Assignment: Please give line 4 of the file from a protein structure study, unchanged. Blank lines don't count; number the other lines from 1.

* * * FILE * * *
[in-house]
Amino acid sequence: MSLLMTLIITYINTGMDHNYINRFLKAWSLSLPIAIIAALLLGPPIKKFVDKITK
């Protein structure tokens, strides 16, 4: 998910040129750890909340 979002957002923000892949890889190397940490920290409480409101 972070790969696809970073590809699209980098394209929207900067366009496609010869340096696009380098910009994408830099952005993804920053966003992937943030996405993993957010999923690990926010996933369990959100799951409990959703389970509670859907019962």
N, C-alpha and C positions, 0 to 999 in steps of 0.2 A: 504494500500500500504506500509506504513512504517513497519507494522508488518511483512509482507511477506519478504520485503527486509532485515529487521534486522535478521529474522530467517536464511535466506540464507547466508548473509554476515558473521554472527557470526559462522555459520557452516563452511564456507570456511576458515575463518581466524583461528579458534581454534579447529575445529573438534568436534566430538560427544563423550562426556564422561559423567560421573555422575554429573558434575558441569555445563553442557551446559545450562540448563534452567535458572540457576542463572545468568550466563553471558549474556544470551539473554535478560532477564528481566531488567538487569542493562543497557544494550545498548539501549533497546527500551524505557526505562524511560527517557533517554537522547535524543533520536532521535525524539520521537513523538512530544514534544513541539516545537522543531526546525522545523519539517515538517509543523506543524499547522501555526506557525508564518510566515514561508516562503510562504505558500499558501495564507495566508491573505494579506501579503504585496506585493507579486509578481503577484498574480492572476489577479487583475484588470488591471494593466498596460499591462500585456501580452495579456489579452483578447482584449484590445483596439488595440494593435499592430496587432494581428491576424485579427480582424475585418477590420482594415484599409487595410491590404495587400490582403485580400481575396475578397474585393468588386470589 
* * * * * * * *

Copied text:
N, C-alpha and C positions, 0 to 999 in steps of 0.2 A: 504494500500500500504506500509506504513512504517513497519507494522508488518511483512509482507511477506519478504520485503527486509532485515529487521534486522535478521529474522530467517536464511535466506540464507547466508548473509554476515558473521554472527557470526559462522555459520557452516563452511564456507570456511576458515575463518581466524583461528579458534581454534579447529575445529573438534568436534566430538560427544563423550562426556564422561559423567560421573555422575554429573558434575558441569555445563553442557551446559545450562540448563534452567535458572540457576542463572545468568550466563553471558549474556544470551539473554535478560532477564528481566531488567538487569542493562543497557544494550545498548539501549533497546527500551524505557526505562524511560527517557533517554537522547535524543533520536532521535525524539520521537513523538512530544514534544513541539516545537522543531526546525522545523519539517515538517509543523506543524499547522501555526506557525508564518510566515514561508516562503510562504505558500499558501495564507495566508491573505494579506501579503504585496506585493507579486509578481503577484498574480492572476489577479487583475484588470488591471494593466498596460499591462500585456501580452495579456489579452483578447482584449484590445483596439488595440494593435499592430496587432494581428491576424485579427480582424475585418477590420482594415484599409487595410491590404495587400490582403485580400481575396475578397474585393468588386470589 